to point fingers at others
and lay blame.
We cannot waste any more time,
pointing to fictitious hierarchies.
These hierarchies are simply a reflection of the communities we ourselves create,
communities that are a reflection of our own hearts.
We cannot waste any more time
refusing to take our own responsibility
for how life in our cities
is cared for.
We must remember we are all children of Earth,
belonging to one family,
Each one of us must be entirely dedicated to caring for these sacred places.
Thankfully, the way forward is simple.
It is a path lit by 3 values,
the core values of Permaculture:
1. Create No Waste
2. Fair Share/Care for People
3. Care for Earth
Hunger Strike for Earth appears to focus on one of these values,
the value of Create No Waste.
However, waste is deeply connected to the other two values,
and so this hunger strike is really about all of them.
Waste is a reflection of how connected we are
to ourselves, and to the land.
These are, of course, also the same thing.
We are all born of the soil, and return to the soil.
We are made of what we eat.
Our minds are shaped by the ecosystem we are raised in.
We are Earth, and Earth is us.
All of us children from one mother.
This is obvious,
but even though people agree,
our actions often do not reflect this truth.
The existence of waste in a culture means this truth has been forgotten.
And because we have forgotten,
we have created materials that are not meant to be in ecosystems.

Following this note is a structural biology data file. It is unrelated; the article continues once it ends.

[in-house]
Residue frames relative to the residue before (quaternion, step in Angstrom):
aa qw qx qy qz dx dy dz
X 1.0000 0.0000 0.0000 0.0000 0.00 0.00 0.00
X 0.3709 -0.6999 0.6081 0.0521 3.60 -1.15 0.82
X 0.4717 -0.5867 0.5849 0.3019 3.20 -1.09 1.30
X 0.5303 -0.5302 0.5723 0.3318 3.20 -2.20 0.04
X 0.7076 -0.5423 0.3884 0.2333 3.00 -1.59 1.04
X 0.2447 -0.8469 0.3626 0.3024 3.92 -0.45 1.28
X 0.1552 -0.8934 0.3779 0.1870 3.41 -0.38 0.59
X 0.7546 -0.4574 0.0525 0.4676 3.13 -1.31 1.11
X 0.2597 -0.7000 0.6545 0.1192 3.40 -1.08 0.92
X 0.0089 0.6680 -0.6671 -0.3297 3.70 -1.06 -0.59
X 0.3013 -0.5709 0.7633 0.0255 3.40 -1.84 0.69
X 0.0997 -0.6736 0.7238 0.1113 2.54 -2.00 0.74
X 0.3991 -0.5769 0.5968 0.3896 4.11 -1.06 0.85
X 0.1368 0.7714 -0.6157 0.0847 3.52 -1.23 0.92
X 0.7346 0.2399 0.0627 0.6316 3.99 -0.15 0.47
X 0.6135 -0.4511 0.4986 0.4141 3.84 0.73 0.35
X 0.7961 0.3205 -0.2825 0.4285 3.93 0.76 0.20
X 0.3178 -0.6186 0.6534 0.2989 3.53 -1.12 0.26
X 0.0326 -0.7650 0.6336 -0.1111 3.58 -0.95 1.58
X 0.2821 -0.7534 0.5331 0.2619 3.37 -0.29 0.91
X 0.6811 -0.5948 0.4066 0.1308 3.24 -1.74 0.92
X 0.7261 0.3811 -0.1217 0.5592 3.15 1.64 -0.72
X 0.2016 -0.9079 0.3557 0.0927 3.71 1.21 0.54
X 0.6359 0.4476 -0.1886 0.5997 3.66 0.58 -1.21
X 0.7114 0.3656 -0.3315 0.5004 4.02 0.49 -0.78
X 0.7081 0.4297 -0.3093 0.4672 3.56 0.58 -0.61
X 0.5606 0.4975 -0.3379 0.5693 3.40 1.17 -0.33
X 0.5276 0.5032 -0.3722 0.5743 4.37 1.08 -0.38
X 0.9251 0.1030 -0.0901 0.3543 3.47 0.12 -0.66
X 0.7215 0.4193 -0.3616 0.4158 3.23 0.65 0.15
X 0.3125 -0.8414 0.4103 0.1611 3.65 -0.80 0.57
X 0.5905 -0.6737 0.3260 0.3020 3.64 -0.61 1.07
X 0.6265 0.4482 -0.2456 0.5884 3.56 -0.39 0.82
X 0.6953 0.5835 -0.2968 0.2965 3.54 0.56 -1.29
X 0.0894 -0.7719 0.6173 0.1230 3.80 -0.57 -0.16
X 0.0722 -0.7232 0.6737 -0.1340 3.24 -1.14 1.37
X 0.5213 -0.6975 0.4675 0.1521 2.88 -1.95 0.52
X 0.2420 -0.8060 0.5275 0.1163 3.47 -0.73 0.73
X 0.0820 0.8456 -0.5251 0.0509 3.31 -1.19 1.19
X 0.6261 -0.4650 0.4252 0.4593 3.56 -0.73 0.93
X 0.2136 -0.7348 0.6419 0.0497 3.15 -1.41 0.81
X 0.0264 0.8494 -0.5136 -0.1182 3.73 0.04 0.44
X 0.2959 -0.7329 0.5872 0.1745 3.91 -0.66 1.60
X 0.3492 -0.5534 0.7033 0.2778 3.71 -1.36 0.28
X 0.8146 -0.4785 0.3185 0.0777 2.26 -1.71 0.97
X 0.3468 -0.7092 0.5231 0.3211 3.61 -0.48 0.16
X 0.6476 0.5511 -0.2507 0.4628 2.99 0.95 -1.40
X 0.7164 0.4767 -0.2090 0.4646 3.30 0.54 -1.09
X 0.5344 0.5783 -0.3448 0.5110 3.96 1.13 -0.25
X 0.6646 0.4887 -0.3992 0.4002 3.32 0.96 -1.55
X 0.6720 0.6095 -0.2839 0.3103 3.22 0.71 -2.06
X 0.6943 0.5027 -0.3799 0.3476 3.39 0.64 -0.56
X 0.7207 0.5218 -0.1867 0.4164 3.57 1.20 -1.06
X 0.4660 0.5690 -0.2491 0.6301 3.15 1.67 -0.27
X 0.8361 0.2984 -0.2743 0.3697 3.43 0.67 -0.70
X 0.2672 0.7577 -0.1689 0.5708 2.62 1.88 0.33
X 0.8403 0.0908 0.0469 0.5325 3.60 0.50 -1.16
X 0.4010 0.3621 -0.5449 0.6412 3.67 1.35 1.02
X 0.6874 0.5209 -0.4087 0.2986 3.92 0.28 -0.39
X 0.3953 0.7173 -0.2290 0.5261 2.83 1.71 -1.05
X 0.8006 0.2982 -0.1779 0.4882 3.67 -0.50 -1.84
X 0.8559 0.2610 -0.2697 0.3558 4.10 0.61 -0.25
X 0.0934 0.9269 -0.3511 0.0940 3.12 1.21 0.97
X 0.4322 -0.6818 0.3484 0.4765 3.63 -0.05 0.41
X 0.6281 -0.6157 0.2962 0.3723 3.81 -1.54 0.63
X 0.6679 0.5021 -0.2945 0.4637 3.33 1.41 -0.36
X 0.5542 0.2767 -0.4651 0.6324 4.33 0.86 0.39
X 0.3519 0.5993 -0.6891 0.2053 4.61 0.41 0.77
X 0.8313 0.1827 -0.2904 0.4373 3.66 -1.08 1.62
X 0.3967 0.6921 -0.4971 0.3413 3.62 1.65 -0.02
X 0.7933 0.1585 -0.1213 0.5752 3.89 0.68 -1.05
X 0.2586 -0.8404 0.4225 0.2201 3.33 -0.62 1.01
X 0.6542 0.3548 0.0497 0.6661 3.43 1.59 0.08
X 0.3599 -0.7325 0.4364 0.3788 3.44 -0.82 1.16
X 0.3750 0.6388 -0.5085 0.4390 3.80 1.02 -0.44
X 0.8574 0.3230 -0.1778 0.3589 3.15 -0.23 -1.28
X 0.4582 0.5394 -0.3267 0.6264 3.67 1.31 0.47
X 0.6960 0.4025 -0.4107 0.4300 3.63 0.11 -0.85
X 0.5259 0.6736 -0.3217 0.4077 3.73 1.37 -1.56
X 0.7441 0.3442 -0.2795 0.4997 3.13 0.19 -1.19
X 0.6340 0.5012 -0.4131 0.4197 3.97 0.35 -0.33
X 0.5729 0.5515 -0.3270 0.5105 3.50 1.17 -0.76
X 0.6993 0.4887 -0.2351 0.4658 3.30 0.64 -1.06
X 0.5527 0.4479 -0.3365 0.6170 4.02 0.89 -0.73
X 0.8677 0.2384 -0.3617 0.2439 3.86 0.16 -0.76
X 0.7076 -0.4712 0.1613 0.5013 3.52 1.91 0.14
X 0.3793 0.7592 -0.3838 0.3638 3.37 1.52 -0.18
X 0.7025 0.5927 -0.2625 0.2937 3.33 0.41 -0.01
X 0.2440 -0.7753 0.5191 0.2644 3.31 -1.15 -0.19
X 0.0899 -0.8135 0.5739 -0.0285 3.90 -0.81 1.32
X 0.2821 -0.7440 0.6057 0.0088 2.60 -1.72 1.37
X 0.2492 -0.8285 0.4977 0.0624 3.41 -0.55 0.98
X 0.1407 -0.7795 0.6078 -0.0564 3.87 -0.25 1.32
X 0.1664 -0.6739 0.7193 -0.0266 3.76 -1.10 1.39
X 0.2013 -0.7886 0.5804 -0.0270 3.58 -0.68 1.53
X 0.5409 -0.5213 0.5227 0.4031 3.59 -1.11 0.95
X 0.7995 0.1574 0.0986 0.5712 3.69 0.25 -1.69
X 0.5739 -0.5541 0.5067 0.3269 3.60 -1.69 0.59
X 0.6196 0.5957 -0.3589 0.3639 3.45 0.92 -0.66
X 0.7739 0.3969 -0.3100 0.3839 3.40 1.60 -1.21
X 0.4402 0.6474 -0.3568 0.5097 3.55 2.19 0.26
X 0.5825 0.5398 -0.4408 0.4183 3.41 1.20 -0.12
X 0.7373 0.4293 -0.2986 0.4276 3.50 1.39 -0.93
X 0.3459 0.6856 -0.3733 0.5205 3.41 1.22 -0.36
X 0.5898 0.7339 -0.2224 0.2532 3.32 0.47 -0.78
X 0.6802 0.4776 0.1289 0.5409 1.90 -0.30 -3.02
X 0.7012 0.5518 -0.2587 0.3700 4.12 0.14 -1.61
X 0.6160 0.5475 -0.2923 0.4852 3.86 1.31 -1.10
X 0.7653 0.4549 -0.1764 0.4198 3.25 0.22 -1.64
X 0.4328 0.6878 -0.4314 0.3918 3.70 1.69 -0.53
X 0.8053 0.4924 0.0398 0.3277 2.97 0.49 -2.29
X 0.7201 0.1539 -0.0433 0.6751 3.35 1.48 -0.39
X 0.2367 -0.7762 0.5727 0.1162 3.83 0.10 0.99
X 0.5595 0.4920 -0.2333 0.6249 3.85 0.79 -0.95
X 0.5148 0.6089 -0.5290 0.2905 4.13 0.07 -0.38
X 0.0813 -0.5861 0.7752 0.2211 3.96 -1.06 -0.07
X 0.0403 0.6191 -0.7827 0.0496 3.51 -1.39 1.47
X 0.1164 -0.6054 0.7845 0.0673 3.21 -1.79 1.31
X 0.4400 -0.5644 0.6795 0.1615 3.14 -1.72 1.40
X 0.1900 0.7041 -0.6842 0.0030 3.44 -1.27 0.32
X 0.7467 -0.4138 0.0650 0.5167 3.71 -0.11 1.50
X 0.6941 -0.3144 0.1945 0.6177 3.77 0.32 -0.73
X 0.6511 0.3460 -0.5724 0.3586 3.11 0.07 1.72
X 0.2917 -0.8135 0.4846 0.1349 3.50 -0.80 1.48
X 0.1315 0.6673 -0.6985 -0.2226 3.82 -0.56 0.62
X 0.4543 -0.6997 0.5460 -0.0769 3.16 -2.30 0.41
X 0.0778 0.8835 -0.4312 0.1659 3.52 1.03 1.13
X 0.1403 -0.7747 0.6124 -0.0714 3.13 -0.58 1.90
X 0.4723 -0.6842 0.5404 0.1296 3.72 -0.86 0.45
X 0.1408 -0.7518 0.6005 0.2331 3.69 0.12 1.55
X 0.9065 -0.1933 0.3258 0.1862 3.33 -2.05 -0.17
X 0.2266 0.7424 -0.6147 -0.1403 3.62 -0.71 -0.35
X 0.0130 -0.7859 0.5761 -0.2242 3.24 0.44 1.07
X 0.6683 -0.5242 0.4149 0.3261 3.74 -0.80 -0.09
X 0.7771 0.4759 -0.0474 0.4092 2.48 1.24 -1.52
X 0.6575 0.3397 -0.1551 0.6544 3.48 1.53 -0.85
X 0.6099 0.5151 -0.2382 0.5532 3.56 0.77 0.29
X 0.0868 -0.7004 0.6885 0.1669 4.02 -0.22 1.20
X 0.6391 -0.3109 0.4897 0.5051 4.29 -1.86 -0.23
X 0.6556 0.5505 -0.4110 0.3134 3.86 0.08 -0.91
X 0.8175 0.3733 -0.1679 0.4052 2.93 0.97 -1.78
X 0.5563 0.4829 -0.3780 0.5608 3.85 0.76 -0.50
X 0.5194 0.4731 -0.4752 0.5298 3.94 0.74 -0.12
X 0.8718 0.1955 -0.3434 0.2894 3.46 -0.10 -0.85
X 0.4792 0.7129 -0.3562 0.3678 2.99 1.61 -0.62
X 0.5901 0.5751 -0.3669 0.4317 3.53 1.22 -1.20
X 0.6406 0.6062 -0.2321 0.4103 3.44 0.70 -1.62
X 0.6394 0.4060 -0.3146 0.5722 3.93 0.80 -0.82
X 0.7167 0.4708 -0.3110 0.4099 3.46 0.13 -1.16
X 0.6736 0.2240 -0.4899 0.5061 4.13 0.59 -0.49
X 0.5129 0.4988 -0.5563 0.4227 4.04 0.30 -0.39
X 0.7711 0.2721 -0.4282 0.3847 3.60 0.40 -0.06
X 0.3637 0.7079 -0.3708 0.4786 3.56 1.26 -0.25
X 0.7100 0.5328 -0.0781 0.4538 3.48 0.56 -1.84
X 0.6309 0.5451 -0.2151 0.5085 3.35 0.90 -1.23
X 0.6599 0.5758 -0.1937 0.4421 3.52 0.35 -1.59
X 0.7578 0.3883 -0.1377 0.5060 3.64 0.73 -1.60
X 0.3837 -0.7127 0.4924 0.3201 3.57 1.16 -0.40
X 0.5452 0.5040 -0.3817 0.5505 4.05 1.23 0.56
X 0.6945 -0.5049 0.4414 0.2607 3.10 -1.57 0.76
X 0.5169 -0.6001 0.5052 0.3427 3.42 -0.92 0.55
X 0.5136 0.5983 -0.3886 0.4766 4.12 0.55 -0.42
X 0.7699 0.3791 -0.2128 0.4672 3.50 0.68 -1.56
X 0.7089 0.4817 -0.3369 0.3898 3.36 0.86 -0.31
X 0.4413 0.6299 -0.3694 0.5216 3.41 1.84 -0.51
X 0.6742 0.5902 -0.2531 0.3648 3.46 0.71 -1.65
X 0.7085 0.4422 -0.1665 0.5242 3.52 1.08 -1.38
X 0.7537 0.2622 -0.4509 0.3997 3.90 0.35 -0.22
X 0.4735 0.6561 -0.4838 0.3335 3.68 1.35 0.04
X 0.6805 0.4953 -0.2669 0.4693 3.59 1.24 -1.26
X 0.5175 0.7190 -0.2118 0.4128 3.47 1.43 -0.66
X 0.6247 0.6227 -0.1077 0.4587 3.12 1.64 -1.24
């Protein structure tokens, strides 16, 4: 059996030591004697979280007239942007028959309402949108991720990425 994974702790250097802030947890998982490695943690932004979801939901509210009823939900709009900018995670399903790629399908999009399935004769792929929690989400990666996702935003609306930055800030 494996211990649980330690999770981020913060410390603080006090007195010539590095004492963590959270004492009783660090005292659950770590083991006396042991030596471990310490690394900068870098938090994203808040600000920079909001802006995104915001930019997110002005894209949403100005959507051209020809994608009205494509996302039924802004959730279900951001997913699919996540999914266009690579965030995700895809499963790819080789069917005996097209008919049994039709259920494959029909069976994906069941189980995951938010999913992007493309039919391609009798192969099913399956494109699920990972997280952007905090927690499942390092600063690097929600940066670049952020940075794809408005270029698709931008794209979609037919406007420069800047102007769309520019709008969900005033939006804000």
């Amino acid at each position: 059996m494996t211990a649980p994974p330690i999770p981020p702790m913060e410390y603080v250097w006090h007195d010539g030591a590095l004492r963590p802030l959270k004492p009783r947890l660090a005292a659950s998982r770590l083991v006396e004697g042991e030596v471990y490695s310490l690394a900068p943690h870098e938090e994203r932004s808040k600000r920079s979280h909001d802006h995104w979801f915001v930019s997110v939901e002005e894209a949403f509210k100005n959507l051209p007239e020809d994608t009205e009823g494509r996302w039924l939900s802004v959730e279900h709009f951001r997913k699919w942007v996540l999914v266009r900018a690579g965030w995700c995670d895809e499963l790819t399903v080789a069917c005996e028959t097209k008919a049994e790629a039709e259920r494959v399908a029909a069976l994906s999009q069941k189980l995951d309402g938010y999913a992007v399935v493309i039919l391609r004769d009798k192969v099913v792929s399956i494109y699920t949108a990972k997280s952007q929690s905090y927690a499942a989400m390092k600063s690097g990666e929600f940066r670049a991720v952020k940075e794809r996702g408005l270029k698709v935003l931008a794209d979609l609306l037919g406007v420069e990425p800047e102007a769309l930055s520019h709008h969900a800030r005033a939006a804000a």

The place where we must start to grow this value of zero-waste is,
first and foremost, in the parks of cities around the world.
Parks are what is left of nature in our cities,
and in nature, waste cannot exist.
In fact, waste is an idea, and should be dispelled completely from our planet,
if we are intending on staying here.
I see this seed being planted in our parks.
* * *
The goals of Hunger Strike for Earth are simple.
I ask for each city park around the world to be declared Zero-Waste
each waste bin to permanently transformed into a gift box,
and (hopefully) plans made to plant gardens
based on Permaculture design
in all of the parks
by the fall.
This could be very simple to achieve, if we work together
and use social media as it was made to be used,
to connect our species to heal the Earth.
However, picking up waste and taking responsibility for our waste
is one of the largest transformations a human can go through,
because the only word waste knows how to say is “me”.
The human species has become disconnected
from our true nature as children of Earth.
Because of this we have created materials
that are toxic to the life we share this home with.
This is, in my mind, our species saying “me”.
We must change to saying “we” very quickly,
and take responsibility for all the waste we create.
We have no time to lose.
We must purify all of the existing natural places we have left on earth.